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Refactoring with Existing Tests | SDL4 A5.1 |

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| SDL4 A5.1 |
Refactoring with Existing Tests
Overview
Difficulty
Beginner
Duration
5m
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66
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Description

Refactoring is the process of restructuring your code without changing its external behaviour. It preserves the software's functionality, but improves its design and structure. In this video, you'll learn how to simplify a codebase through refactoring.

Select the 'play' button to start and, when you're ready, click on 'next step' to move onto the next section.

Transcript

So, you’ve created your test and written just the right amount of code to pass that test, however, your code isn’t necessarily as tidy as it could be. This is where refactoring comes in. Refactoring is the process of restructuring your code without changing its external behaviour. It preserves the software's functionality but improves its design and structure. Once you’ve refactored your code, you can re-test it to make sure it still does the job you created it for.

There are four key things to bear in mind when it comes to refactoring. Firstly, refactor in small increments. This will help keep your team’s workload manageable. Secondly, refactor according to your organisation’s needs, not just whenever you decide you want to! Thirdly, apply a high level of communication across your team. And finally, be transparent about it and communicate openly with your stakeholders about the costs involved.

So why go to all this effort in the first place? Well, refactoring:

  • Makes code easier to understand and reuse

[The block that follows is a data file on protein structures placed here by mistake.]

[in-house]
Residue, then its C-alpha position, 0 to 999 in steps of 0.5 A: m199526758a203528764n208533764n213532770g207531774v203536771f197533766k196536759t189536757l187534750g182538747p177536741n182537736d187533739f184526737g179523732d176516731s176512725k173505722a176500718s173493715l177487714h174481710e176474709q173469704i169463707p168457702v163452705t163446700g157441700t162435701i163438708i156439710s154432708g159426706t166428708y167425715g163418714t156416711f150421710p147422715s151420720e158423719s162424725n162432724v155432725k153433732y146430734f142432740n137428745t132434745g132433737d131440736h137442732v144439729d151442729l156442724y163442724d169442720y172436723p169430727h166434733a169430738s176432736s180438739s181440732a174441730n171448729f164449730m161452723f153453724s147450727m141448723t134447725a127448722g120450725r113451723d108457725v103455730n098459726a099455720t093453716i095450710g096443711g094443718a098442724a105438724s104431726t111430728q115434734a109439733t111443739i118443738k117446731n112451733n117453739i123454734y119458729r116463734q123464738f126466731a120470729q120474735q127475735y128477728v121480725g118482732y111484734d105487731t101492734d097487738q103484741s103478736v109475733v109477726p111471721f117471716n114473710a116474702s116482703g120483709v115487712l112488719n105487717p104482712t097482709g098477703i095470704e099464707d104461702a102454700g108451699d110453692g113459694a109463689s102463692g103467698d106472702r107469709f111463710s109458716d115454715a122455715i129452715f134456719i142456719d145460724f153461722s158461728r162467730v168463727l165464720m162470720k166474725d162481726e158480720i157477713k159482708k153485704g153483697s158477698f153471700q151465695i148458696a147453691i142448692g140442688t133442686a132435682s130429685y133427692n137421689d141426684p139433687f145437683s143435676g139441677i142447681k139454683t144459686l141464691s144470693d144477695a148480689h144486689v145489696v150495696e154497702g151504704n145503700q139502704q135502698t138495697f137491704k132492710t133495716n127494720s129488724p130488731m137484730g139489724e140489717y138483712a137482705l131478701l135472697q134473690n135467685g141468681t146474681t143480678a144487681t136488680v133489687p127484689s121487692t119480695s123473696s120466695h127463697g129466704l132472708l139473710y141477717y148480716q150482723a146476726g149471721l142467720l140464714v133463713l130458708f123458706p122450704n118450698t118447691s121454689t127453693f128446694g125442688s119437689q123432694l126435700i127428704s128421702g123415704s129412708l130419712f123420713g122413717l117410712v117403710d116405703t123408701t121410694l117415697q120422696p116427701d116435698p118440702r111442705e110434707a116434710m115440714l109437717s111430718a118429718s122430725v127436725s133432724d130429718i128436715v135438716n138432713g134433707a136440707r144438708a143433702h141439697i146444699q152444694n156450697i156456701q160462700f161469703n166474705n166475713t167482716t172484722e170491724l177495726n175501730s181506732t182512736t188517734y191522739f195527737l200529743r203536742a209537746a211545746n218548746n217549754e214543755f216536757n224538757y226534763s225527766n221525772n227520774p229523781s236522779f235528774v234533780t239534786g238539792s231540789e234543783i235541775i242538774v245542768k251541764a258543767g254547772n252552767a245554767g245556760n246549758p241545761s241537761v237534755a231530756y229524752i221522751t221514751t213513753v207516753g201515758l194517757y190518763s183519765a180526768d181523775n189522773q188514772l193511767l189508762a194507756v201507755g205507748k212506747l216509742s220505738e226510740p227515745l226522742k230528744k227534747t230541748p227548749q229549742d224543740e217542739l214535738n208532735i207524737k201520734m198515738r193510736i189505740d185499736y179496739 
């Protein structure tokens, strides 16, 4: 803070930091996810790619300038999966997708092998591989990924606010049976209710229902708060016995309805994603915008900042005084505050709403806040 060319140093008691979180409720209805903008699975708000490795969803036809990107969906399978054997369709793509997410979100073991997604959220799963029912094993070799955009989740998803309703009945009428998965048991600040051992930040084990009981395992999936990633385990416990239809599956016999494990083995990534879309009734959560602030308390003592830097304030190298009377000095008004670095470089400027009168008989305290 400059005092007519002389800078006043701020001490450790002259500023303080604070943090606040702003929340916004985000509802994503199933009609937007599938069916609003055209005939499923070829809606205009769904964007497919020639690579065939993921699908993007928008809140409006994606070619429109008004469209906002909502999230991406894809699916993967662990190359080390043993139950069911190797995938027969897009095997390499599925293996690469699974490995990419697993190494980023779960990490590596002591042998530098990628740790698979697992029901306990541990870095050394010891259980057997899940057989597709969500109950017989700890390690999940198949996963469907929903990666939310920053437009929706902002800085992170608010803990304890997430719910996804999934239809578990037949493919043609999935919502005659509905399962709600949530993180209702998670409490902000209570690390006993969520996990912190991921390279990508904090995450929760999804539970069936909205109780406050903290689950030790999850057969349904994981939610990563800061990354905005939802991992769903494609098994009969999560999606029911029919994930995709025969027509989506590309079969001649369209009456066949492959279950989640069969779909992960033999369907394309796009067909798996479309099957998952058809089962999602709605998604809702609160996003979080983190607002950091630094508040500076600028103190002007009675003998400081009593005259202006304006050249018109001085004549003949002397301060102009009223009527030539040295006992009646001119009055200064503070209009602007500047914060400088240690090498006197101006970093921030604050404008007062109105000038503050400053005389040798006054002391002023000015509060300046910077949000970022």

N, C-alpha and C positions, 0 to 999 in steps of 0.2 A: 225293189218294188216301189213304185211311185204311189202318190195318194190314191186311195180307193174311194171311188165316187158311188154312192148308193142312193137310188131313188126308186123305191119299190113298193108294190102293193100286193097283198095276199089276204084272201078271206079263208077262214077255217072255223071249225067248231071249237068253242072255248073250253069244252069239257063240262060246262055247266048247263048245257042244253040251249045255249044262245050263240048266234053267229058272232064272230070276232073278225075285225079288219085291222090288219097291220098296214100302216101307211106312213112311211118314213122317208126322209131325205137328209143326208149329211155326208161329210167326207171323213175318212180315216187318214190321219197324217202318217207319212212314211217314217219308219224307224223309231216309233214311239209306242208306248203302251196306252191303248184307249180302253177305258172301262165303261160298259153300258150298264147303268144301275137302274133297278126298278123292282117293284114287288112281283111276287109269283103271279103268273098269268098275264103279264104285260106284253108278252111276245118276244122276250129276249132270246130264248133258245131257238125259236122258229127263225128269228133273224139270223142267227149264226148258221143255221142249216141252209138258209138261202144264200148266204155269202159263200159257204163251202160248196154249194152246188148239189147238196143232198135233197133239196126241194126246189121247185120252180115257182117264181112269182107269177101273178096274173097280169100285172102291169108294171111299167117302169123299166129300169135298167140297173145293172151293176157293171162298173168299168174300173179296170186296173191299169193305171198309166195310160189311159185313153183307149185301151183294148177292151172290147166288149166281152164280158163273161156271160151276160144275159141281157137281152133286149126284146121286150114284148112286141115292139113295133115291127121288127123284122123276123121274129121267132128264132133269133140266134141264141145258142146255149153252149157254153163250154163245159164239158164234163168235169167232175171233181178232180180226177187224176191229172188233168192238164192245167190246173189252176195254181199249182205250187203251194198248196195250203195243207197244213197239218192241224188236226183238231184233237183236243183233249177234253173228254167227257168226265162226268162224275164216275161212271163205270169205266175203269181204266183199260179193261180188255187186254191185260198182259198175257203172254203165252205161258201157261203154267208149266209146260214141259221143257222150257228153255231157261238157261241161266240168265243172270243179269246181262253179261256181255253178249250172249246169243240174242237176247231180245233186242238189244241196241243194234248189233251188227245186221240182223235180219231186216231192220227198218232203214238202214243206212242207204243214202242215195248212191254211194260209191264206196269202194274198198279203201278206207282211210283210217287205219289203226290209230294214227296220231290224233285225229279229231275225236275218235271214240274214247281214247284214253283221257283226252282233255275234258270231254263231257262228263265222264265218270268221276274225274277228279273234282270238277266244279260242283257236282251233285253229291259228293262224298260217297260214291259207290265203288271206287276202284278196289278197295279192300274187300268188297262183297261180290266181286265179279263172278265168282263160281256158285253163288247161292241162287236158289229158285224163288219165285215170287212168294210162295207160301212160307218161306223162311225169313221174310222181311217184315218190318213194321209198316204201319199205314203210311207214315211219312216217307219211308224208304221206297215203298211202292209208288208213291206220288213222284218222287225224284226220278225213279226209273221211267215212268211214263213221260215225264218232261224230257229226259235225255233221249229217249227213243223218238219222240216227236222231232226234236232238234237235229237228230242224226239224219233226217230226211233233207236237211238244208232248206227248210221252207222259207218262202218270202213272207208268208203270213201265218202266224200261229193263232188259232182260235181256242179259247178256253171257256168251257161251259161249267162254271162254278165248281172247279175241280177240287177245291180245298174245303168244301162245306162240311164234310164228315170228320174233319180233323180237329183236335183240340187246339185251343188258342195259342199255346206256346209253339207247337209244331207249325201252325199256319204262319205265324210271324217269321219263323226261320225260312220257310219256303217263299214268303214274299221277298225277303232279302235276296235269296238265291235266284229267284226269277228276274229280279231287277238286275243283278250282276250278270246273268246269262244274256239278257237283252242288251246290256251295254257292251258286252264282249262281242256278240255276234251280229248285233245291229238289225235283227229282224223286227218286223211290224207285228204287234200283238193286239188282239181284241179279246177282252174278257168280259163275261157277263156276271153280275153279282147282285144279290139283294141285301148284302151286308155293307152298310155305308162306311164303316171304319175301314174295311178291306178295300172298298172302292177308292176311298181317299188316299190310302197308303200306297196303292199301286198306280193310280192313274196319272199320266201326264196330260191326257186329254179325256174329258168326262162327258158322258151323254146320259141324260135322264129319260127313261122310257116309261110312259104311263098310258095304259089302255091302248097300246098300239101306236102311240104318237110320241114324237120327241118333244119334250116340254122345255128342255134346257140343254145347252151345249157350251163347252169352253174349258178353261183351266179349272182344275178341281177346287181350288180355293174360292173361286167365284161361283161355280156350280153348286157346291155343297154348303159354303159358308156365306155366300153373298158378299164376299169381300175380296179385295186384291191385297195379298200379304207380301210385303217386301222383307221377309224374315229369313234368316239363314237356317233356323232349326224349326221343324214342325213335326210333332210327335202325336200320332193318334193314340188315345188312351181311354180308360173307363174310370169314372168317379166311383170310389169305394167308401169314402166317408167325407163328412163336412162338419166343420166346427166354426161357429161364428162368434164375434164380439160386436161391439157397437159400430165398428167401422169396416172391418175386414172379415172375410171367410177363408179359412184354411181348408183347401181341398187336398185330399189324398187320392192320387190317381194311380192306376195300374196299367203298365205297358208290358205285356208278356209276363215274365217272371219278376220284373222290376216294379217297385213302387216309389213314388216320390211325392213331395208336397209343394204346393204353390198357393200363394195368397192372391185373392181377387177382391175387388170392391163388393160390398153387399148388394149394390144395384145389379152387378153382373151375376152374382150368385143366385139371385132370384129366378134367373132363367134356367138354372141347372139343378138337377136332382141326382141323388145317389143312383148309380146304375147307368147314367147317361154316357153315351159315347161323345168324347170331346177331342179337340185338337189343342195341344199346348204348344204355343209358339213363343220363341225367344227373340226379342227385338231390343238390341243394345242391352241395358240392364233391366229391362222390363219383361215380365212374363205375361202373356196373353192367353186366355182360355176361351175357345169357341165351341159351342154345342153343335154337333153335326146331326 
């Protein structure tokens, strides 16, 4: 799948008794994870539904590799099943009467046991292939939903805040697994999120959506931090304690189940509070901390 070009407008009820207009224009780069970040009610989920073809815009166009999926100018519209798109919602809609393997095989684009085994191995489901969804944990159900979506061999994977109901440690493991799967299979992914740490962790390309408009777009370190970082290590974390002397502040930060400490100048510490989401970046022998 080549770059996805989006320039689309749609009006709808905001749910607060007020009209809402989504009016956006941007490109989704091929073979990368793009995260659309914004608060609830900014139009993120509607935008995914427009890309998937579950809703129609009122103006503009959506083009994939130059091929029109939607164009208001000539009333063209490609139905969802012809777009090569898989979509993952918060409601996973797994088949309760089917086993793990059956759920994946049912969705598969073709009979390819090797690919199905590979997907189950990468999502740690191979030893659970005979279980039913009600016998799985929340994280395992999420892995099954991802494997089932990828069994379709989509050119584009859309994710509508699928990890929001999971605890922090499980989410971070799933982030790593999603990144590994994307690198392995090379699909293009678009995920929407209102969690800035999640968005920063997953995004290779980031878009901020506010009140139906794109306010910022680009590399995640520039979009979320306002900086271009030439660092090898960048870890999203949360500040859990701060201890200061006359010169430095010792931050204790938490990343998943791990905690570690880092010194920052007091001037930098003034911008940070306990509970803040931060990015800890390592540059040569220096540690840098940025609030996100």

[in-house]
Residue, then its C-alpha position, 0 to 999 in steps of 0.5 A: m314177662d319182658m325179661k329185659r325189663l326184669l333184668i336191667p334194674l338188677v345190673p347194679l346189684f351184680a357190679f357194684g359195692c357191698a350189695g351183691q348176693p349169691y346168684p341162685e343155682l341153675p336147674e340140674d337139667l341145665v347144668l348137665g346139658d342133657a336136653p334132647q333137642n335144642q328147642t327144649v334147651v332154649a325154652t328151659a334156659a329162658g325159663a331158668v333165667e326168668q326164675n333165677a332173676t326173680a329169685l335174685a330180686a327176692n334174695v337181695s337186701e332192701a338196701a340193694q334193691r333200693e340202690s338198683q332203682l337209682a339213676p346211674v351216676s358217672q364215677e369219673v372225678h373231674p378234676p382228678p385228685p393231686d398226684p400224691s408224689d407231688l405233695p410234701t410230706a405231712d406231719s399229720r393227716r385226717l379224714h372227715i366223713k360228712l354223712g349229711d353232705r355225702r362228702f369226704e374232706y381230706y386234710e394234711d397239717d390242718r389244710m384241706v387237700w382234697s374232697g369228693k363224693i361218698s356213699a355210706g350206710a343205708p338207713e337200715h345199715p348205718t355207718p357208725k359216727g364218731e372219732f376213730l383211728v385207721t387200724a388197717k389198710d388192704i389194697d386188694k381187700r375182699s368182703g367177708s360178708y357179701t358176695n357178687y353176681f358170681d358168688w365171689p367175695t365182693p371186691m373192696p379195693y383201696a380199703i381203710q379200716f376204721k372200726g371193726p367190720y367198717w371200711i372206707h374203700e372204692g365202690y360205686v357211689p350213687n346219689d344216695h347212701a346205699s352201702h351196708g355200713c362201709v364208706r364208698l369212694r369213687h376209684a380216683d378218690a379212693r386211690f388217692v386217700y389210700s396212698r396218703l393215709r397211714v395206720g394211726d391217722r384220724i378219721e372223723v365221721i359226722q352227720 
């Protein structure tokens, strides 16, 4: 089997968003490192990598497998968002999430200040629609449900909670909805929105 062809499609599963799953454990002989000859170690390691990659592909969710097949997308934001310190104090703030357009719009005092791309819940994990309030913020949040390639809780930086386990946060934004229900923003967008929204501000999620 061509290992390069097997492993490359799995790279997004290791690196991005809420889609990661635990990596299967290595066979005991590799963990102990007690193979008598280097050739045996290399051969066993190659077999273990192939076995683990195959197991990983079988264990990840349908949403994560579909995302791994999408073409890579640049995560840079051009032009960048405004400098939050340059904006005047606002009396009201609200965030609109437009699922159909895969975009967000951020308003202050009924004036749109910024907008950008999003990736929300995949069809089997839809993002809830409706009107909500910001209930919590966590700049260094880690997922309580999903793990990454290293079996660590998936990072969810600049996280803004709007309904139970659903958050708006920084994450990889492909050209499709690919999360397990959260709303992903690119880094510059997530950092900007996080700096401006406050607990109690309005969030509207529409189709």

• Improves code maintainability
  • Increases quality and robustness
  • Improves the design of software
  • And makes it easier to find bugs because the code is cleaner

There are lots of different refactorings that can help you achieve these benefits, and most modern development environments have refactoring tools built-in. These make the process much quicker and more reliable because the tools are less likely to miss anything out in comparison to a human.  So, let’s take a look at some of the more common refactorings, refactor-rename, extract method, and extract constant.

You can use refactor-rename to make it clear what a variable, class or method is for. When you rename a variable, class, or method, it allows you to rename all occurrences of that variable, class or method throughout your code. This is much more efficient than manually editing your file.

You can use extract method to break your code up if it gets too long and to remove code duplication. Duplication of logic is like coding kryptonite - it introduces the risk of making a change in one place but not another, which is a huge problem when it comes to maintenance. You can also use extract method to move lines to a method that better expresses their intent. Your methods should do one provable thing, but often they’ll perform several actions whilst in development. Extracting sections of code into new methods and calling this method at the point of extraction helps to make code cleaner and more understandable. It makes unit testing much easier too.

Extract constant is also sometimes called ‘no magic numbers’. You should always try to avoid hard-coding literal values like 49 into your code. This is because another developer coming along to maintain the code probably won’t know what this number represents. There’s also the issue of maintainability – it's likely that this value will occur more than once, and you might need to revise it. You can use extract constant to choose a more meaningful name for your variables and replace the value throughout your code with the extracted constant’s name.

Before we say goodbye, there’s one more thing to cover, and that’s refactoring without tests. Code that has little or no test coverage is usually badly designed, and you should always try to have unit tests in place before you start to refactor your code, but this isn’t always possible. In some cases, you may be told not to refactor code if it has no unit tests. Under this direction, developers would have to put in the effort of creating unit tests before they can refactor the code. The effort to do this is too high, so it simply doesn’t get done and the code stays unimproved. For your code to be the best quality possible, it’s really important that you refactor it, whether you have tests in place or not.

And that's it for this video. Refactoring makes your code much easier to understand and maintain and with automatic refactoring tools such as Eclipse, we can now refactor quicker than ever before.

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